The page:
Nacho Monreal may have looked a reasonable choice through the middle at times in recent games, but a truly abhorrent showing culminating in the former Malaga man giving away a lousy penalty for the second, may call for Wenger to re-consider his options.
In The Middle: 3/10
Going forward initially the midfield were fairly bright, but post the third goal, complacency set in. Firstly, we failed to deal with Mikel Arteta being forced off and protection of the back four was non-existent after the Spaniard departed.
As soon as Arsenal found themselves three to the good, Wenger’s men seemed incapable of turning off the attacking switch and revert to some less attractive defensive football, even for just ten minutes. Everyone was eager to press forward and get on the score-sheet.
The naivety shown by some of the players was worrying as nobody seemed to show the maturity to just sit back and kill the game when Anderlecht pulled one back. The lack of a world class defensive midfielder is also clearly hampering this team week-in, week-out.
Given the embarrassing analysis of the other two departments, I deem it unfair to mark Oxlade-Chamberlain as a midfielder so has included him in the attackers category. The winger had Anderlecht’s back three in knots early on and showed great confidence in driving forward with the ball and rifled a fantastic finish to make it 3-0.
Alexis Sanchez, forever a spark in the Arsenal’s slacking contingent, was yet again on the score-sheet and although no player can ever be bigger than the club, he’s fast becoming our key player. His goal was breath-taking and he was once again the hardest working player on the pitch.
The final attacking presence, Danny Welbeck, continues to extend his dry spell but exhibited far better movement than recent weeks, his physical threat also pleasing on the eye, unlucky not to have score when rising to head at Proto.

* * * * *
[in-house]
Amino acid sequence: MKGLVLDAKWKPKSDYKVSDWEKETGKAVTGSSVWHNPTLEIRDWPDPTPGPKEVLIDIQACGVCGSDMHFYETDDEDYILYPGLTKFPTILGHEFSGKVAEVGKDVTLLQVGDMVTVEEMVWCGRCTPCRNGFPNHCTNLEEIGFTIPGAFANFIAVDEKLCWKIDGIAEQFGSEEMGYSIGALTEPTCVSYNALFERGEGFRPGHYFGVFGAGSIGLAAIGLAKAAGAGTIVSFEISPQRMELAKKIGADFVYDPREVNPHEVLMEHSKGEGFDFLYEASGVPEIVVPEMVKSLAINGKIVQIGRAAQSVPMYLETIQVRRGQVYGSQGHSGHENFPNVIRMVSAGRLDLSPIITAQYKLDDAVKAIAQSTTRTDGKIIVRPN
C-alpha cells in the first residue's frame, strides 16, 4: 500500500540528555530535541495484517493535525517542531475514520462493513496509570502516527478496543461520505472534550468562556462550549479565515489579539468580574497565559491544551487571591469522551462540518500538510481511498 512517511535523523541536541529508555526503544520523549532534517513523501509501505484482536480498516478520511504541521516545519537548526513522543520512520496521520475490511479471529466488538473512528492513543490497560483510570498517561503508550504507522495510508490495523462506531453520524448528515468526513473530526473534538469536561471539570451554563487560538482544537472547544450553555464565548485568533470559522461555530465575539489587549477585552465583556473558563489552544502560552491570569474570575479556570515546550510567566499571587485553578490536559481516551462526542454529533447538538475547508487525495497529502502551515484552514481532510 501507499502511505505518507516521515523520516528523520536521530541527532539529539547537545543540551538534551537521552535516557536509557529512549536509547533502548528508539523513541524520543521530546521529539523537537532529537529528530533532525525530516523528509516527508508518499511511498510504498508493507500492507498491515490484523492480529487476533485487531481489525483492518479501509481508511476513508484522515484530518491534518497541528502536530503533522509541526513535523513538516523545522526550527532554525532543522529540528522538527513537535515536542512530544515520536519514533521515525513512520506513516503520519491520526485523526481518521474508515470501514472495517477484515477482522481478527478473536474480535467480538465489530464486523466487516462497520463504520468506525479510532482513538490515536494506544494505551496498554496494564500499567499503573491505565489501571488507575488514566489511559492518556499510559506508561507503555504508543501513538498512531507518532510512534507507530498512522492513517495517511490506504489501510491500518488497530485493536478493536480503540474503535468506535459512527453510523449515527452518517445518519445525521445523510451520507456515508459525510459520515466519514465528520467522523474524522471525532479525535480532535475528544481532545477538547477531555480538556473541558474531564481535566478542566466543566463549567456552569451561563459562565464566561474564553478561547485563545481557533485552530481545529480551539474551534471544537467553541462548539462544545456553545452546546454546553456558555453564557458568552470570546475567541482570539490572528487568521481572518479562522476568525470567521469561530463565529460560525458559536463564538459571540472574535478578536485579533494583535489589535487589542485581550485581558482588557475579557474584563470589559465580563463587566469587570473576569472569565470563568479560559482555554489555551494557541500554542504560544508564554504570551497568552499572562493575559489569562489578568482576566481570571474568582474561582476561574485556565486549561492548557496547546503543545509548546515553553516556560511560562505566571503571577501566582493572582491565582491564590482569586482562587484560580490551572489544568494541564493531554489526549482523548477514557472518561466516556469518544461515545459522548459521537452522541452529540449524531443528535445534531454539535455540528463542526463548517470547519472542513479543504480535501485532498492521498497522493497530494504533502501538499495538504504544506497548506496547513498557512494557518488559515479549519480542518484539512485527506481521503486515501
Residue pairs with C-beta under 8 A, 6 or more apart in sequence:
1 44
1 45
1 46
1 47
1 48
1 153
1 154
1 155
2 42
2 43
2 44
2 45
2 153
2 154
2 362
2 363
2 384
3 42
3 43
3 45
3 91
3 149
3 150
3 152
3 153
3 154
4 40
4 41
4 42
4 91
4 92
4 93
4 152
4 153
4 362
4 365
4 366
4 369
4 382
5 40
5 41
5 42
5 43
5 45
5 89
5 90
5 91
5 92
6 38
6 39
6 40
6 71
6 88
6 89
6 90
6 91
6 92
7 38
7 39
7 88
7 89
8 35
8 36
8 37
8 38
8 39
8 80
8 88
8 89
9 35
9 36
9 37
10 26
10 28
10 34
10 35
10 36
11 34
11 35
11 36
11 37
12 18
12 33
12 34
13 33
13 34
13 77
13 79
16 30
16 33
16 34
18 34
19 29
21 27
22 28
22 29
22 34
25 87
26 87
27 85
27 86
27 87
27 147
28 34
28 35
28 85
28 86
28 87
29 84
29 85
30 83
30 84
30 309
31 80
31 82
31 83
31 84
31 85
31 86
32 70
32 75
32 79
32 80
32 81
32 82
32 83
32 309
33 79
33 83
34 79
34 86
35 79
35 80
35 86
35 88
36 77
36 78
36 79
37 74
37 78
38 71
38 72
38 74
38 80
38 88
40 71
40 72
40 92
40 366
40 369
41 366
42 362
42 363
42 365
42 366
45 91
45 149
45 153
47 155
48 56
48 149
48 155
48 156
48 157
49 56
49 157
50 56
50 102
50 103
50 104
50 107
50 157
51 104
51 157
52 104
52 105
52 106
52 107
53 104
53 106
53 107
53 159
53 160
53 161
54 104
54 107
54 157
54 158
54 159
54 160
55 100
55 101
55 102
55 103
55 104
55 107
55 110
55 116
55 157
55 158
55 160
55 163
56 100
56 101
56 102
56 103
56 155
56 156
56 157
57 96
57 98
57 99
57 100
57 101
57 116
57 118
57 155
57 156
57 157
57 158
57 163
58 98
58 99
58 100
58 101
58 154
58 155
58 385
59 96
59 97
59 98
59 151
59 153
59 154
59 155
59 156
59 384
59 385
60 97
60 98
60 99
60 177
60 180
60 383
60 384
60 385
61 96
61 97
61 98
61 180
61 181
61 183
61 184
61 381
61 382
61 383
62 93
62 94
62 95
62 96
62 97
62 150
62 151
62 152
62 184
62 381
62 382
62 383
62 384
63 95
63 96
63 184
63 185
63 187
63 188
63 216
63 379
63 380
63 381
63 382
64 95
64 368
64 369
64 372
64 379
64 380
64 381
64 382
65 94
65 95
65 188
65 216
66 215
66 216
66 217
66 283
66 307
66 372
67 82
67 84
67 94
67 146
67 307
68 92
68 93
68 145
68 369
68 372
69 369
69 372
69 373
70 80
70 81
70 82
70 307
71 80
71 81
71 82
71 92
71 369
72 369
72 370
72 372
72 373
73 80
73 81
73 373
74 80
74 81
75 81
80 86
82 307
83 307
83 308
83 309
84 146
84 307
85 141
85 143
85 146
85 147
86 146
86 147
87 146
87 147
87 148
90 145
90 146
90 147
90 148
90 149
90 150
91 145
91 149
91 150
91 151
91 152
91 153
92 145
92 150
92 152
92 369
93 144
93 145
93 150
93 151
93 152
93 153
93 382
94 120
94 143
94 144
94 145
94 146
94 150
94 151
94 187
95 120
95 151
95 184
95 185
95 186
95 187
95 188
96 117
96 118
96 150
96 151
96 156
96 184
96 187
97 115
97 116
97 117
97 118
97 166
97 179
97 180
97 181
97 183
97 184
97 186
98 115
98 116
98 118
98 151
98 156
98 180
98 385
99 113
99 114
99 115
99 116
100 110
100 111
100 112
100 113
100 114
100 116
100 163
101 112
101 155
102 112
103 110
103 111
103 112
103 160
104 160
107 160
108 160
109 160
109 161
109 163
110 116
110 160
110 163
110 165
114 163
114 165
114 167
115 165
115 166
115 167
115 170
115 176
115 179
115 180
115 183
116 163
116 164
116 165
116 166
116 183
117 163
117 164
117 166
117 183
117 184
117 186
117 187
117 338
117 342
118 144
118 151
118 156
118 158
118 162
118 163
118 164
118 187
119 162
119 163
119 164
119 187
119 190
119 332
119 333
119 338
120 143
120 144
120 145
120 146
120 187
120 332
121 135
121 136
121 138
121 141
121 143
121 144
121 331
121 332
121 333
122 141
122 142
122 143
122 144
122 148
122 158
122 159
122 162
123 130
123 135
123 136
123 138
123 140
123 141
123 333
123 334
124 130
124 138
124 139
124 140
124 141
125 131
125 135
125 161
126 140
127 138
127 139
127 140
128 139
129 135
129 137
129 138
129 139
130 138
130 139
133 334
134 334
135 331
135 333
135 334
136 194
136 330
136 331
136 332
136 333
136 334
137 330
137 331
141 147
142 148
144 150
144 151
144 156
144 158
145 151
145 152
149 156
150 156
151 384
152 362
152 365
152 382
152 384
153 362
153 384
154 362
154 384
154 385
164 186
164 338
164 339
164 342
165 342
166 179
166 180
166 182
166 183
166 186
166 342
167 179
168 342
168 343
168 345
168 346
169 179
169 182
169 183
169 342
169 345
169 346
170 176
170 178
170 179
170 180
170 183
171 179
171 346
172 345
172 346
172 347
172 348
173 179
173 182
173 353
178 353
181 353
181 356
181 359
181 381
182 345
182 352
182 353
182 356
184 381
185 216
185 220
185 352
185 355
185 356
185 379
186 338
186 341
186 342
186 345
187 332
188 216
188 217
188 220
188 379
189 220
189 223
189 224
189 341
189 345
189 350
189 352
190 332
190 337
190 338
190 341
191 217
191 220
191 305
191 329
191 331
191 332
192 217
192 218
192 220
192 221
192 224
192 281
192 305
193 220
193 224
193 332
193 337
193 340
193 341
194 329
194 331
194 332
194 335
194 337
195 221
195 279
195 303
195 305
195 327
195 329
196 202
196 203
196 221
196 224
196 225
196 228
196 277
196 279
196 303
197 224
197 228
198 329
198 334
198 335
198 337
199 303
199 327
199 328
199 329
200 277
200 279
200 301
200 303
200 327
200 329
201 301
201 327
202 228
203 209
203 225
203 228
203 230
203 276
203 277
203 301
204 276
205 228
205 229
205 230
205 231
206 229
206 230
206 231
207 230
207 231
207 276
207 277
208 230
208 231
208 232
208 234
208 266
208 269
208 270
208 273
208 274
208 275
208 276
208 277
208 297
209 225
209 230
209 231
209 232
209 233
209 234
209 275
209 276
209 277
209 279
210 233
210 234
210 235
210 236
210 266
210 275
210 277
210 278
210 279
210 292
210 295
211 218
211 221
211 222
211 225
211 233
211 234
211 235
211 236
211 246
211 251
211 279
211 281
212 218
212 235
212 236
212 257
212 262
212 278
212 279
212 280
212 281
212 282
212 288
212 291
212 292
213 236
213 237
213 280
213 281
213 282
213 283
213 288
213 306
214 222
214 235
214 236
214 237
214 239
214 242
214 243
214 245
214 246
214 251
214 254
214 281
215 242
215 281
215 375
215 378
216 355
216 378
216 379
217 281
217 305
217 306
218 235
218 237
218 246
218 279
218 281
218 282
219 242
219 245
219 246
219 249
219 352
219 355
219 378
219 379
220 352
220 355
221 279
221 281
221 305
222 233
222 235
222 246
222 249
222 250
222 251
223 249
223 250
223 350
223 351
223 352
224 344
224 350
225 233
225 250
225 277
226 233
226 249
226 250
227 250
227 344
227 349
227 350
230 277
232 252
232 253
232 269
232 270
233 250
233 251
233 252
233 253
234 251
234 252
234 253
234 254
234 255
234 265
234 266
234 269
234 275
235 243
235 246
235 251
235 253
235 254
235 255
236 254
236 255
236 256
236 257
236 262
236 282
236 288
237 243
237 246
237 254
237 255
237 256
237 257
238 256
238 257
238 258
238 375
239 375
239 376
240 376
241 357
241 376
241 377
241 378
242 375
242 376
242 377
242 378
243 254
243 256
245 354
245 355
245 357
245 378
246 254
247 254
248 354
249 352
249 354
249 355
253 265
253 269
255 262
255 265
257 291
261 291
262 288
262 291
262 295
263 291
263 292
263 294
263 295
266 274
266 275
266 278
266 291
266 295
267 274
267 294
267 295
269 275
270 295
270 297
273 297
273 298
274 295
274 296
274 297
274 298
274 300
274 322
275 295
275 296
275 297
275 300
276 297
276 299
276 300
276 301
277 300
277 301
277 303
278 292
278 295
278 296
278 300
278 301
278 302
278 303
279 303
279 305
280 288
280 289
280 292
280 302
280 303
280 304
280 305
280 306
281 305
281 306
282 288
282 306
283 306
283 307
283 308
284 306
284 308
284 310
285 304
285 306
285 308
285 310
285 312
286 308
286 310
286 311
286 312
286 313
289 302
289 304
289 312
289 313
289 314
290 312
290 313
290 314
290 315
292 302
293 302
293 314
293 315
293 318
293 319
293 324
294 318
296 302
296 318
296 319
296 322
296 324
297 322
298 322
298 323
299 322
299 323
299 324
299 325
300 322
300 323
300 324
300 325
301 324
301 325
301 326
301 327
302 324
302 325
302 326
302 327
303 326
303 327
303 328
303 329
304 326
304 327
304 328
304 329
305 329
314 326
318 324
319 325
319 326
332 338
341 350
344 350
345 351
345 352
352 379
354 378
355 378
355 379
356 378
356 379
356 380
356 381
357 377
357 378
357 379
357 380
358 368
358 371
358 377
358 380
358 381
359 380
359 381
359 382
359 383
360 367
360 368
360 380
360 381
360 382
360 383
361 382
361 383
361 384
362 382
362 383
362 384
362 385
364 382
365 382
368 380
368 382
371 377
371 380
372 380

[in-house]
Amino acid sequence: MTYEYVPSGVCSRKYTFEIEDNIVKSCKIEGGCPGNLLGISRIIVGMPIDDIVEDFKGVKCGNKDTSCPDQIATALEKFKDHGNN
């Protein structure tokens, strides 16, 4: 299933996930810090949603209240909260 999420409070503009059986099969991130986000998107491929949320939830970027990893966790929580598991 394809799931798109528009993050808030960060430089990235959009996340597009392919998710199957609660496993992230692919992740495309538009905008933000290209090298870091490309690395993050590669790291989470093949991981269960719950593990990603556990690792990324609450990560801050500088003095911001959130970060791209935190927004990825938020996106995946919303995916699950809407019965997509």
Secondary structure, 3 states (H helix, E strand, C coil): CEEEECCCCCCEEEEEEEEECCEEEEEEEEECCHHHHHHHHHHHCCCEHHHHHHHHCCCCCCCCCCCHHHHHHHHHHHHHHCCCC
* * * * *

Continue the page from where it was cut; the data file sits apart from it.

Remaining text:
Last season’s FA Cup triumph is doing little to make Wenger’s position any more secure as our poor start to the season is resulting in ever-growing pressure on the Frenchman’s shoulders.
Although the majority of fault lays with the players in this clash, Arsene made cataclysmic errors himself. The substitutions were made far too late and even then there was no thought of shutting up shop and seeing the game out. He made like-for-like changes in Rosicky and Podolski replacing Welbeck and the Ox which only further increased the pressure from the visitors as we had no pace in attack and therefore no out ball.
It was clear there was no game-plan to protect the lead or strategy to deal with the increasing pressure from Anderlecht during the final stages of the game. Obviously the players should know better, but it’s down to the manager to react to the game and set his team up accordingly. Which Wenger failed to do.
Generally whoever one decides to point the finger at, all can agree that the main reason for failure to win was due to the inability to play scrappy football and have the intelligence to defend a lead, the defending is a growing cause for concern and a lot must change ahead of Sunday’s trip to Swansea. Thanks for reading and feel free to comment below!